Key Stage 3
The overarching aim for English in the national curriculum is to promote high standards of language and literacy by equipping pupils with a strong command of the spoken and written word, and to develop their love of literature through widespread reading for enjoyment. The national curriculum for English aims to ensure that all pupils:
- Read easily, fluently and with good understanding
- Develop the habit of reading widely and often, for both pleasure and information
- Acquire a wide vocabulary, an understanding of grammar and knowledge of linguistic conventions for reading, writing and spoken language
- Appreciate our rich and varied literary heritage
- Write clearly, accurately and coherently, adapting their language and style in and for a range of contexts, purposes and audiences
- Use discussion in order to learn; they should be able to elaborate and explain clearly their understanding and ideas
- Are competent in the arts of speaking and listening, making formal presentations, demonstrating to others and participating in debate.
Students study the origins of language: morphology/etymology (grammar and spelling rules). They create their own language based on The Jabberwocky poem. They read extracts from Beowulf and The Canterbury Tales. They read the novels Framed or Boy. They write to argue/persuade (animals in captivity). They study poetry from the 19th and 20th Century and create writing based on myths and folklore. They study A Midsummer Night’s Dream by William Shakespeare.
Students study Animal Farm by George Orwell and The Crucible by Arthur Miller. They read poetry by Blake, Hardy Duffy and Plath (Pre 20th Century and 20th Century.) They look at dialect, accent, Standard English and received pronunciation (Spoken Language). They write to argue/persuade (gender and ethnicity.) They consider grotesque monsters of the Victorian age (Dracula, Frankenstein, Browning’s characters.)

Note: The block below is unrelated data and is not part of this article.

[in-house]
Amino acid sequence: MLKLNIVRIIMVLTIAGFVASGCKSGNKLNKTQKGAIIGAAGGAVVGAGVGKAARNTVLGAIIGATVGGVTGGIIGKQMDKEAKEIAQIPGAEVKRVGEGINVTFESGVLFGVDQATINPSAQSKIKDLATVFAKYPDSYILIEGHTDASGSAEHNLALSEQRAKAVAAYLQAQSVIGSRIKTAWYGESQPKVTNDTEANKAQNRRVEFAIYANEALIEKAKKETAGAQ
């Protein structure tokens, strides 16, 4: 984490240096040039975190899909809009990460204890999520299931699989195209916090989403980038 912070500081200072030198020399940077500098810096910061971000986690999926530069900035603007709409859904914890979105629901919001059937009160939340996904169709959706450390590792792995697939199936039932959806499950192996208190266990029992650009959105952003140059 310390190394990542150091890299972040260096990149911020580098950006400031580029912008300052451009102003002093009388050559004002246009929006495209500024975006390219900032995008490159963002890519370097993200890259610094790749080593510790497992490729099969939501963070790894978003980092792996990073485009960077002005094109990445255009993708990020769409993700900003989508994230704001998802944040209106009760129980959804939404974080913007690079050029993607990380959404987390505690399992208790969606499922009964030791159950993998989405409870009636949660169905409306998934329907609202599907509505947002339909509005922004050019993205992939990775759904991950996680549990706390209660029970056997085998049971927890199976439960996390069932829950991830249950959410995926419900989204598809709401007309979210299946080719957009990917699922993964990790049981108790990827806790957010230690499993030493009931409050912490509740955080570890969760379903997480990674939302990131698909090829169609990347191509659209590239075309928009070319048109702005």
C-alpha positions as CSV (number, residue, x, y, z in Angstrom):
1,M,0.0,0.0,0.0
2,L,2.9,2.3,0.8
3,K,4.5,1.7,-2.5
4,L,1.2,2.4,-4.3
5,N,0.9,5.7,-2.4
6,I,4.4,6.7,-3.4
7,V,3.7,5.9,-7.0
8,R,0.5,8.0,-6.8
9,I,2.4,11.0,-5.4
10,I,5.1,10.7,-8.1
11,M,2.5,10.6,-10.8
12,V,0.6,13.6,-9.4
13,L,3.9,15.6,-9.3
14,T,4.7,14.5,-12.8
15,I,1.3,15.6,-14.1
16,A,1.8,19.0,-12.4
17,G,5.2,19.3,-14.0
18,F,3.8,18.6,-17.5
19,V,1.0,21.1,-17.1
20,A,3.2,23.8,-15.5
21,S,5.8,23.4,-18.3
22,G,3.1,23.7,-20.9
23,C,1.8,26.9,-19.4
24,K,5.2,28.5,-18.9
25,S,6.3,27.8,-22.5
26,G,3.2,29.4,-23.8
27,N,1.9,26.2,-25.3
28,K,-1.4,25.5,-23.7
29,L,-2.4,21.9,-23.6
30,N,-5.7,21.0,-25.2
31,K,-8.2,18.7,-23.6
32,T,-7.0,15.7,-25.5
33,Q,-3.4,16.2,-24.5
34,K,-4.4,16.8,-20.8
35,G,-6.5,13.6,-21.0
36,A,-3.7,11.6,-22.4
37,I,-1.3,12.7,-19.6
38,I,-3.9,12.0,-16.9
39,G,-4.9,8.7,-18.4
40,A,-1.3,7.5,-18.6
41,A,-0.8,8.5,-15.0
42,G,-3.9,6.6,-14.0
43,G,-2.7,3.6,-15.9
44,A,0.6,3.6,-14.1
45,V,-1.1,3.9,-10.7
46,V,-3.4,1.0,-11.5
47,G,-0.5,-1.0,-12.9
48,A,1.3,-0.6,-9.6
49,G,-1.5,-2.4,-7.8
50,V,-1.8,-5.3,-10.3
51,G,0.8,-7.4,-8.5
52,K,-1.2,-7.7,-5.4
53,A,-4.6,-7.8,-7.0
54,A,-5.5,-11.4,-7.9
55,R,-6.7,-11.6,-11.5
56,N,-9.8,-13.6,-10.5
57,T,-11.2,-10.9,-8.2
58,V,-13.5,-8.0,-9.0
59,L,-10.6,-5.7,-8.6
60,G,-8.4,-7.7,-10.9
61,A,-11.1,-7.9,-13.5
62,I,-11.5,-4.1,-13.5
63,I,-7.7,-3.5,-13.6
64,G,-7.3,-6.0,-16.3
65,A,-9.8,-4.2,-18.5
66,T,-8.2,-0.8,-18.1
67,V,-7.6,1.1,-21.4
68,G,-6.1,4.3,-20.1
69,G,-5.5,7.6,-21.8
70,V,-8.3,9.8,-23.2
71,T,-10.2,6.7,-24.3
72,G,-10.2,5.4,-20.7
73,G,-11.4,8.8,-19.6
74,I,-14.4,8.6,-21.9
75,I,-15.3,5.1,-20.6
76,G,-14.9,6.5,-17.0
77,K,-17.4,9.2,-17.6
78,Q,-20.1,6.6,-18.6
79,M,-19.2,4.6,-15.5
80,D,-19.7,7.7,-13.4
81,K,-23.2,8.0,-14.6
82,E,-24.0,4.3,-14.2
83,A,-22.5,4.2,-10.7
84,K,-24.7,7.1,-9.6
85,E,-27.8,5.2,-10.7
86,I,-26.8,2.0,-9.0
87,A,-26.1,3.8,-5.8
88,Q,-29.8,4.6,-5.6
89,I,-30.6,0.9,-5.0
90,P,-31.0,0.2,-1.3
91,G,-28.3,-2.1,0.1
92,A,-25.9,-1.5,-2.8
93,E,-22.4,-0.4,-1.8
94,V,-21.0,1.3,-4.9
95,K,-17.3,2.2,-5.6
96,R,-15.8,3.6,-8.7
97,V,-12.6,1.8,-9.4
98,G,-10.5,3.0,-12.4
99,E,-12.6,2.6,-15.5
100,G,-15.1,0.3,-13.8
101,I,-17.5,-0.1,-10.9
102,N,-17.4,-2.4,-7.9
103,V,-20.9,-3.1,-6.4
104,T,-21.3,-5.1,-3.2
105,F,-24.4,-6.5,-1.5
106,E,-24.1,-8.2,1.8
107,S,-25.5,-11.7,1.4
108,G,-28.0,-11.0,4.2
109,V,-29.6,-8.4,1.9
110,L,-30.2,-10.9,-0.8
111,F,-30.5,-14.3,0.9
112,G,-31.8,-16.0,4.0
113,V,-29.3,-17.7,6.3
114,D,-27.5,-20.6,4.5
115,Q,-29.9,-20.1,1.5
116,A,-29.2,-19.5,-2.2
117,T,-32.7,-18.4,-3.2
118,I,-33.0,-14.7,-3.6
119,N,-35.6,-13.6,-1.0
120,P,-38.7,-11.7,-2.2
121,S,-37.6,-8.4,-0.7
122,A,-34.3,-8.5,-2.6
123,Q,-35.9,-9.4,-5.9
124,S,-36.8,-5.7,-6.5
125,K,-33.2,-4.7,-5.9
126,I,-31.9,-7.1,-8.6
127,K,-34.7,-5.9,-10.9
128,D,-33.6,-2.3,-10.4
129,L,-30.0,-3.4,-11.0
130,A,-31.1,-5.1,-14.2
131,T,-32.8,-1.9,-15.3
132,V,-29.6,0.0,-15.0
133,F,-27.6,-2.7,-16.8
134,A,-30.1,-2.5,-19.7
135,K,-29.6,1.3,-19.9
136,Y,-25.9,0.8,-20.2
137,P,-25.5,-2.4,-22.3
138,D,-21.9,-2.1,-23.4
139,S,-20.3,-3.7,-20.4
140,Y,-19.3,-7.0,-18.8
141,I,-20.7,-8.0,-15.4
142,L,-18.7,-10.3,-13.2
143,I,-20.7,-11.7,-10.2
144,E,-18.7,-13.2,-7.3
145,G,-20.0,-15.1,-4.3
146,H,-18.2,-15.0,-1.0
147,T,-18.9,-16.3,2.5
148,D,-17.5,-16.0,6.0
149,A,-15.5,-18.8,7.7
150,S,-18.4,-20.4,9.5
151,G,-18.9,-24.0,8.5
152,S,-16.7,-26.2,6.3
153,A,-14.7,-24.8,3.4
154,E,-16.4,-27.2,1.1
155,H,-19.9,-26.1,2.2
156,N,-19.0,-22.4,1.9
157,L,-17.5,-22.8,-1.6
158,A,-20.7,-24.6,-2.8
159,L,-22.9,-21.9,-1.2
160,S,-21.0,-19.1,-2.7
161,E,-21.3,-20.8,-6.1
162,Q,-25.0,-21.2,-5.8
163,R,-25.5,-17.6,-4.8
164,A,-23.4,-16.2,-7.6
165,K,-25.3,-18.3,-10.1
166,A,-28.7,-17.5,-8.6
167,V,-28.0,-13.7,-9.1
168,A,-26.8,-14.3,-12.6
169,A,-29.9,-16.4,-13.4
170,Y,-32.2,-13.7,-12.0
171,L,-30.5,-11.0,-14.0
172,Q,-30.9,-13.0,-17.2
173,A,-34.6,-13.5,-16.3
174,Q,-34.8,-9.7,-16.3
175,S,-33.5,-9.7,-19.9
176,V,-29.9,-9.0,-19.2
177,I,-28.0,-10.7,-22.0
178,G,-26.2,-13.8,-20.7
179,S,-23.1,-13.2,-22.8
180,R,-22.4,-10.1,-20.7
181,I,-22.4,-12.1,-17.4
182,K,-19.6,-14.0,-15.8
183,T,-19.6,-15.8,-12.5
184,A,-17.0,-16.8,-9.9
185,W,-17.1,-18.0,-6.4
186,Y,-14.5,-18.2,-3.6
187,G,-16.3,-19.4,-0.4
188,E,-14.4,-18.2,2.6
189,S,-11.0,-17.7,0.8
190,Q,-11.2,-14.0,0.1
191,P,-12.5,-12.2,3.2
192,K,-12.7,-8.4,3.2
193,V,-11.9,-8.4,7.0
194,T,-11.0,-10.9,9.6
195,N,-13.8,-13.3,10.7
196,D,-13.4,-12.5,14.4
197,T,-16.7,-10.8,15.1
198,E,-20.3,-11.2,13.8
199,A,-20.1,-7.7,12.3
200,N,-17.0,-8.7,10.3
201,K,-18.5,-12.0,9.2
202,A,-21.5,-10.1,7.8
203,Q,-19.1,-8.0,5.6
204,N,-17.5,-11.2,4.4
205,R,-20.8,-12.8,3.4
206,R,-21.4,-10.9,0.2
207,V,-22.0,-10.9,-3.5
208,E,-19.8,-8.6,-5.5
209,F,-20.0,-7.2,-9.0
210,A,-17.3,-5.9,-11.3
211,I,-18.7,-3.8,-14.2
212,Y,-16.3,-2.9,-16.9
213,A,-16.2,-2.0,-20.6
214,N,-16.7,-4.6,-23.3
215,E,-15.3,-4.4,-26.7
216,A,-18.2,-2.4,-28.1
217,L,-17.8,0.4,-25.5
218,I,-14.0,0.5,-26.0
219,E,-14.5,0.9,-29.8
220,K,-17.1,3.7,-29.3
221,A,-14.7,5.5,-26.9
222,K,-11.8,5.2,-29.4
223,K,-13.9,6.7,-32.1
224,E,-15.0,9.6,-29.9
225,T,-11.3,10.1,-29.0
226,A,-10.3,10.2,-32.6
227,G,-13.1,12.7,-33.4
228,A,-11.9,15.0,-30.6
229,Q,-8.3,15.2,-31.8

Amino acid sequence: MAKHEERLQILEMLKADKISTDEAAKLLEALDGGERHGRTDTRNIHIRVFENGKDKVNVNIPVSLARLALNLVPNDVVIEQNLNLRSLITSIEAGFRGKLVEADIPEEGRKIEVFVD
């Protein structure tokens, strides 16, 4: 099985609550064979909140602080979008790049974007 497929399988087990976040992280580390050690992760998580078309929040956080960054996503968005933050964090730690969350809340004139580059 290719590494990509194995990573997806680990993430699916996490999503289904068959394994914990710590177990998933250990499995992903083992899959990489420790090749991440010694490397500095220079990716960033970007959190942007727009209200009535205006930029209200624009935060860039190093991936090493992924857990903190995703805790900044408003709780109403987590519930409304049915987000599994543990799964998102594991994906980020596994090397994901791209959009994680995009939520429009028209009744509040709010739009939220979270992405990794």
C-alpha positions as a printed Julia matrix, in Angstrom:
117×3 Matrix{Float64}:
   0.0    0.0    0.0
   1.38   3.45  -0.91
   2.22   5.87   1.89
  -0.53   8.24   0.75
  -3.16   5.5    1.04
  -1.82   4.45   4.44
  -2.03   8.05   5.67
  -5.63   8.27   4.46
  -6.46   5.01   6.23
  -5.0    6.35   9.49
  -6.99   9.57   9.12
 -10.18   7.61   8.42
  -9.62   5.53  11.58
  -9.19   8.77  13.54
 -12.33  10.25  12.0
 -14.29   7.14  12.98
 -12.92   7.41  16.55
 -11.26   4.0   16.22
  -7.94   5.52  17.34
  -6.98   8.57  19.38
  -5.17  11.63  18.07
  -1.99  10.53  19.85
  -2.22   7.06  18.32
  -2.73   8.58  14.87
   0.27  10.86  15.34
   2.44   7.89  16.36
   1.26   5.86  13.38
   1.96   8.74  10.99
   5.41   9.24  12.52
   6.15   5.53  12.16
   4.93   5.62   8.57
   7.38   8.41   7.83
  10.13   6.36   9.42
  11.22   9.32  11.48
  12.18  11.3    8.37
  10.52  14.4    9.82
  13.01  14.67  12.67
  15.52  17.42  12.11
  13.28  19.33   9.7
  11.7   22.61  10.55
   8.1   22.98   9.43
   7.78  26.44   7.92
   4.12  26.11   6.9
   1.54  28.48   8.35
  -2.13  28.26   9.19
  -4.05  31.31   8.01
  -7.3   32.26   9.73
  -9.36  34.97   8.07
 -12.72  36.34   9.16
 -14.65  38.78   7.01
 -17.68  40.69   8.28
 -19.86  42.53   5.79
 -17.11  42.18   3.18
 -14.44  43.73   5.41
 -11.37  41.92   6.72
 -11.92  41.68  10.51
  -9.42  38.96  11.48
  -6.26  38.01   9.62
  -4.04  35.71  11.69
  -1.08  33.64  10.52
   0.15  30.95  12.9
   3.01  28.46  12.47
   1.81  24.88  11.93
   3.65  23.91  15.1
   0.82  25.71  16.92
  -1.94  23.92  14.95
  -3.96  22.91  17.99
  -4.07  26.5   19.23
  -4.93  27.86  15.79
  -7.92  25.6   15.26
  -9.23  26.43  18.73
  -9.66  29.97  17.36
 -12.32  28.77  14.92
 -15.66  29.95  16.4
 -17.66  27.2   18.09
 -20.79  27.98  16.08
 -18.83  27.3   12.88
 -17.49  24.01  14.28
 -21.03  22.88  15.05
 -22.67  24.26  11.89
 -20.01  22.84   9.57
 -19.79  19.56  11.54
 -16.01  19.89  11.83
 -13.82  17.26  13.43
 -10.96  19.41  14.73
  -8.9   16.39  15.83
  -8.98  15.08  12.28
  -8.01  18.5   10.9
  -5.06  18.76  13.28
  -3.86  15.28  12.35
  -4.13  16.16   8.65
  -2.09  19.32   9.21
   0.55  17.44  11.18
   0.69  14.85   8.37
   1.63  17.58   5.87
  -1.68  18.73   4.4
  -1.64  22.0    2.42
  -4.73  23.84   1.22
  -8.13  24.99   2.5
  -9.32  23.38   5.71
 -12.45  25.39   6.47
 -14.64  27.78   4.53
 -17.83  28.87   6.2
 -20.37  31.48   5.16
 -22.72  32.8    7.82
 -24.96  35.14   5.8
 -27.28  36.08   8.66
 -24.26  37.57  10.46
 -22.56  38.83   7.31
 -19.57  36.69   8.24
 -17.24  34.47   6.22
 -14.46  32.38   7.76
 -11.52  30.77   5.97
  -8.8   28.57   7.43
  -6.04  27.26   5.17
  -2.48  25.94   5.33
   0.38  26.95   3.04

Students read A Woman In Black by Susan Hill and complete creative writing based on murder, mystery and suspense. They complete a unit on the news and current affairs. They look at the voice of modern Britain (Brick Lane) and autobiography. They read Dr Jekyll and Mr Hyde and study a play by William Shakespeare.
Key Stage 4
ENGLISH (single GCSE) and ENTRY LEVEL CERTIFICATE
What qualification will the course lead to? One single GCSE in English or Entry Level Qualification (Level 1 – Level 3)
Which Examination Board? AQA
A range of literary texts will be read and students will learn to write in a range of styles for different purposes and audiences. In addition, frequent opportunities will be given to develop greater confidence in spoken communication skills.
Emphasis is placed upon the importance of accuracy in spelling, punctuation and grammar; the development of vocabulary and the ability to organise and communicate ideas clearly.
How will students be assessed?
ENGLISH (single GCSE) - Higher and Foundation tiers
Examination (worth 60%) in Year 11
Understanding and Producing Non-Fiction Texts - students will answer questions based on a selection of media and non-fiction texts. They will also produce two pieces of independent writing.